2. In my opinion, Mrs Iddon’s dishonesty amply justifies the adjective “fundamental”. I approach the issue from three directions. Firstly, to deploy the dichotomy proposed by HHJ Moloney QC and approved by the Court of Appeal in Howlett v Davies, Mrs Iddon’s dishonesty did not go to some incidental or collateral part of the claim; it went to the heart of her claim. Secondly, to adopt the words of Julian Knowles J in LOGOC v Sinfield, her dishonesty has substantially affected the presentation of her case – indeed, it has pervaded her case to the extent that Mrs Iddon has scarcely taken any step in the action that was not tainted by dishonesty. Thirdly, the effect of her lies was to seek to inflate the value of a case which I have held to be worth just over £70,000 into a case worth over £900,000. In reaching the conclusion that Mrs Iddon has been fundamentally dishonest, I have carefully excluded from my consideration that it is probable that Mr Iddon and Christopher Barnes were dishonest too: the statute requires me to consider whether the claimant has been fundamentally dishonest.”

The Judge assessed the damages that would have been awarded to Mrs Iddon in the absence of her dishonesty in the sum of £70,050.32. This figure was gross of deductible CRU, which was in the sum of £9,949.95. The Order made on 2 March 2021 following judgment being handed down specified that the amount of damages the Claimant would have received net of recoverable CRU in respect of the primary claim but for the dismissal of the claim was recorded in the sum of £60,100.37.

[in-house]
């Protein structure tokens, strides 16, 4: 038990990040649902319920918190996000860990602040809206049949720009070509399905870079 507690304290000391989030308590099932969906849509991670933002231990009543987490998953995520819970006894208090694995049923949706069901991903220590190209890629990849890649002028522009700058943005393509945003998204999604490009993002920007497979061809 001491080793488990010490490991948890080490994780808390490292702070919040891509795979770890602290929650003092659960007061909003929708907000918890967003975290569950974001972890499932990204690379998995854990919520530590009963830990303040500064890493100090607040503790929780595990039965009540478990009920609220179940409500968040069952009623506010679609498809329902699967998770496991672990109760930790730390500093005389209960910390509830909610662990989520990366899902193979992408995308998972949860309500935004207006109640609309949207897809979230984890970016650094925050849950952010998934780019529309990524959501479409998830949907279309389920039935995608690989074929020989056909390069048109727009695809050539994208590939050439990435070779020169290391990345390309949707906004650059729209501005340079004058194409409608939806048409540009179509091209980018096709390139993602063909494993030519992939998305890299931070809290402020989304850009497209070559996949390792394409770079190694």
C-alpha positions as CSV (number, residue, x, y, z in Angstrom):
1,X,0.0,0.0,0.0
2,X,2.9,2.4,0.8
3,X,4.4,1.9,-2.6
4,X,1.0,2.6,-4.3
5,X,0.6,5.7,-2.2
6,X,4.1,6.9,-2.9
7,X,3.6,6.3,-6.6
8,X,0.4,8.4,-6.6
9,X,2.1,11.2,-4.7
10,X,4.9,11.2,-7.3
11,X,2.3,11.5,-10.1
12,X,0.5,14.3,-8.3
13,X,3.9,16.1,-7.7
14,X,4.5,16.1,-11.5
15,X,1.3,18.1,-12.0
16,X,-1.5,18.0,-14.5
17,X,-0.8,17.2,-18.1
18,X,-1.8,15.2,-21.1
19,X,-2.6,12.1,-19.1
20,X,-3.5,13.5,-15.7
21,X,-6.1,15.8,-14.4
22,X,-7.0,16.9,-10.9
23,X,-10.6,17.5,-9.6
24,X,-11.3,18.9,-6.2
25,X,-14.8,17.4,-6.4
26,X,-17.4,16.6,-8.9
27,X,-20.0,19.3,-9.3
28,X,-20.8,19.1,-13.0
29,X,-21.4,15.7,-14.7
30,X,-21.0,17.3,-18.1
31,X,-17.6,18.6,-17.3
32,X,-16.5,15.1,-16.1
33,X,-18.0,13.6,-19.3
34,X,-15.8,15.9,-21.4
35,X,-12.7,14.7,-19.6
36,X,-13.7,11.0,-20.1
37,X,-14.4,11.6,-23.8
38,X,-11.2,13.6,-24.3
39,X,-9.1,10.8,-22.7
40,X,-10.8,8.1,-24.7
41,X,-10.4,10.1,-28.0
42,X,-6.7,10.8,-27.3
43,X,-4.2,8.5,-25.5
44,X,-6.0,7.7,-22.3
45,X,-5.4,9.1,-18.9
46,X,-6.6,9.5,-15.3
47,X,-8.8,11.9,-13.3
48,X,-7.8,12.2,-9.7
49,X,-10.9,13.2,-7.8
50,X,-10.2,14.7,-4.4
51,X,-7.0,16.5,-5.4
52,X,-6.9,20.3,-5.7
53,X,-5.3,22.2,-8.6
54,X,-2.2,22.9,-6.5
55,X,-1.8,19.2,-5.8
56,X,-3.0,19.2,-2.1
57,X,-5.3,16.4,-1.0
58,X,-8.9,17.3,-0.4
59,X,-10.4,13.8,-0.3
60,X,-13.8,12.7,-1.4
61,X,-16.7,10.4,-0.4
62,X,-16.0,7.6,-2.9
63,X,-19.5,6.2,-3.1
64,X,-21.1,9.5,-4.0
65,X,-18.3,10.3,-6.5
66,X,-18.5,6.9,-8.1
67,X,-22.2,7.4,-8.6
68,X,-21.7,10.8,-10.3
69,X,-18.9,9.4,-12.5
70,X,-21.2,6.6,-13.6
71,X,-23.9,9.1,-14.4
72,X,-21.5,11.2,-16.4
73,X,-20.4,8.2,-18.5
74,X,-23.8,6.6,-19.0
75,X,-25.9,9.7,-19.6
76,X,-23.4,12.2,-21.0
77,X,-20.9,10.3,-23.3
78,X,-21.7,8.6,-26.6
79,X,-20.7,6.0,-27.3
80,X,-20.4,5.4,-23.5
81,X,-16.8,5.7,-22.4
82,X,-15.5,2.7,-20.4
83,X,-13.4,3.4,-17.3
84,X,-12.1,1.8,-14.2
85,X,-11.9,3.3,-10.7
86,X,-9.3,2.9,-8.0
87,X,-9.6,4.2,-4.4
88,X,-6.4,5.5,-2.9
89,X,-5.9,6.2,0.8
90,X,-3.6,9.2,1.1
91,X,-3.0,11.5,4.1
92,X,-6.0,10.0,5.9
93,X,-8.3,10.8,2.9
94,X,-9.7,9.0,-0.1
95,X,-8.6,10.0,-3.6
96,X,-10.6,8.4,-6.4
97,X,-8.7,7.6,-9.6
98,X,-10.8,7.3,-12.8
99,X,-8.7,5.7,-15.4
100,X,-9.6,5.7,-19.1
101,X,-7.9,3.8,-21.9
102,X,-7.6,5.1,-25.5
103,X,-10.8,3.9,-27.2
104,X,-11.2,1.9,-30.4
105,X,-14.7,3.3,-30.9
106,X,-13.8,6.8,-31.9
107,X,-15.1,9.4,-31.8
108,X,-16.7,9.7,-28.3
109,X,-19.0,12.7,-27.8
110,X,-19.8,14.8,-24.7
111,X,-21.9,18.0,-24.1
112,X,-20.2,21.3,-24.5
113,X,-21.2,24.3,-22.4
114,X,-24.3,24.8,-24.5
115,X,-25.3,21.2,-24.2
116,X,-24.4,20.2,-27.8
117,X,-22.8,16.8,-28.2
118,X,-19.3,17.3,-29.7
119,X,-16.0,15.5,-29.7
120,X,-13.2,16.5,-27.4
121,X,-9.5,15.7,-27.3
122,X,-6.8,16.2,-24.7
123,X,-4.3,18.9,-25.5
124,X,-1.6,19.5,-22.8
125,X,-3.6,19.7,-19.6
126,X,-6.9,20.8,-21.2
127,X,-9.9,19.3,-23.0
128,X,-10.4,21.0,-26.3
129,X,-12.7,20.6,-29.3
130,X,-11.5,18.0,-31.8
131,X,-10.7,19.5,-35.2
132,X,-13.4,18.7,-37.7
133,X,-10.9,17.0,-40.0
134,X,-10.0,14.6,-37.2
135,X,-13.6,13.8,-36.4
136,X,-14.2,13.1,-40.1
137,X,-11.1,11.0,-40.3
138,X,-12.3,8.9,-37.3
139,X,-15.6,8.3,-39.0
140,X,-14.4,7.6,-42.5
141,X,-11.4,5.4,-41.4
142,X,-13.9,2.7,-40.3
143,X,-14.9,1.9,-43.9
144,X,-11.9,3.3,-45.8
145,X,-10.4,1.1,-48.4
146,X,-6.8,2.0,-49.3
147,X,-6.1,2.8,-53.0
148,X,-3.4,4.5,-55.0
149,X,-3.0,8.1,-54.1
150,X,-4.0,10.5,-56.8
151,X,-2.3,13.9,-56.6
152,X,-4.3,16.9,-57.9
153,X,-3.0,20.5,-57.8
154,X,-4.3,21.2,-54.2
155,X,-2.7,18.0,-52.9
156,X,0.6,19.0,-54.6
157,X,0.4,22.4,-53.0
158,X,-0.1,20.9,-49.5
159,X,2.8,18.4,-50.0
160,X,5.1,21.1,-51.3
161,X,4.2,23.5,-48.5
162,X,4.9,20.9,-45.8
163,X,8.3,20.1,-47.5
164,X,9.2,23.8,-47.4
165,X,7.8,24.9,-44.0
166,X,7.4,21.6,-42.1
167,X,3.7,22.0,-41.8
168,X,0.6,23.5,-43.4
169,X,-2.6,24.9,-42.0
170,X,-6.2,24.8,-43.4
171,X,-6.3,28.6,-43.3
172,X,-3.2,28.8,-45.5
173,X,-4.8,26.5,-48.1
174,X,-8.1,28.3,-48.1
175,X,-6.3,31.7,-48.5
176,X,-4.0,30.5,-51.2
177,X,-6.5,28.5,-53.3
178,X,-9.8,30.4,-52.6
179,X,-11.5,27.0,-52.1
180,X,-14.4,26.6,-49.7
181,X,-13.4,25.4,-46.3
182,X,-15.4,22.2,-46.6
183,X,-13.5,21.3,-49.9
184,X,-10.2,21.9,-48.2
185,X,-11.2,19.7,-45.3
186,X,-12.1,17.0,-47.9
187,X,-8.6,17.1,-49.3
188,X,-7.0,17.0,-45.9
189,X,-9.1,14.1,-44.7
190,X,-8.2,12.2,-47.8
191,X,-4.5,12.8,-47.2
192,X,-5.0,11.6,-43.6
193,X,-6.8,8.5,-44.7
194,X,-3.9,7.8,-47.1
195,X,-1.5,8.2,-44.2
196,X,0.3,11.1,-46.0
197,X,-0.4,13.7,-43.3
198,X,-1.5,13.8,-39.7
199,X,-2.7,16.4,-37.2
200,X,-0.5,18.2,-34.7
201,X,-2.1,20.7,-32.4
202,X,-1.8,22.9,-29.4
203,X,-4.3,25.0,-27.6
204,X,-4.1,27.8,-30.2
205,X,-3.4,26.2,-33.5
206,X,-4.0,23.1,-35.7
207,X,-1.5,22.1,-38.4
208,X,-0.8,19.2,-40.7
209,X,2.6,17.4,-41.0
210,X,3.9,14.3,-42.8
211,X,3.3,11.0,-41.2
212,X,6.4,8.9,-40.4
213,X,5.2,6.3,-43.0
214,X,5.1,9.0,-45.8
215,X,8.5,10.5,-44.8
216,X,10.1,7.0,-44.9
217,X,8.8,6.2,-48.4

On the point of whether the Claimant would suffer substantial injustice if her claim were dismissed, the Judge considered the context in which the statute was enacted and the oft-quoted dicta of Moses LJ in South Wales Fire and Rescue Service v Smith [2011] EWHC 1749 (Admin). The Judge then observed at [100] “Mrs Iddon did indeed apologise in her witness statement of 1 June 2020 and again when she gave evidence. I find that her apology was offered because she had been caught out in dishonesty and not because she felt genuine remorse. If she were genuinely remorseful, Mrs Iddon would have offered the court a truly honest account of her activities. Instead, as I have found, she simply substituted for the account in which her lies had been discovered, another untruthful version.”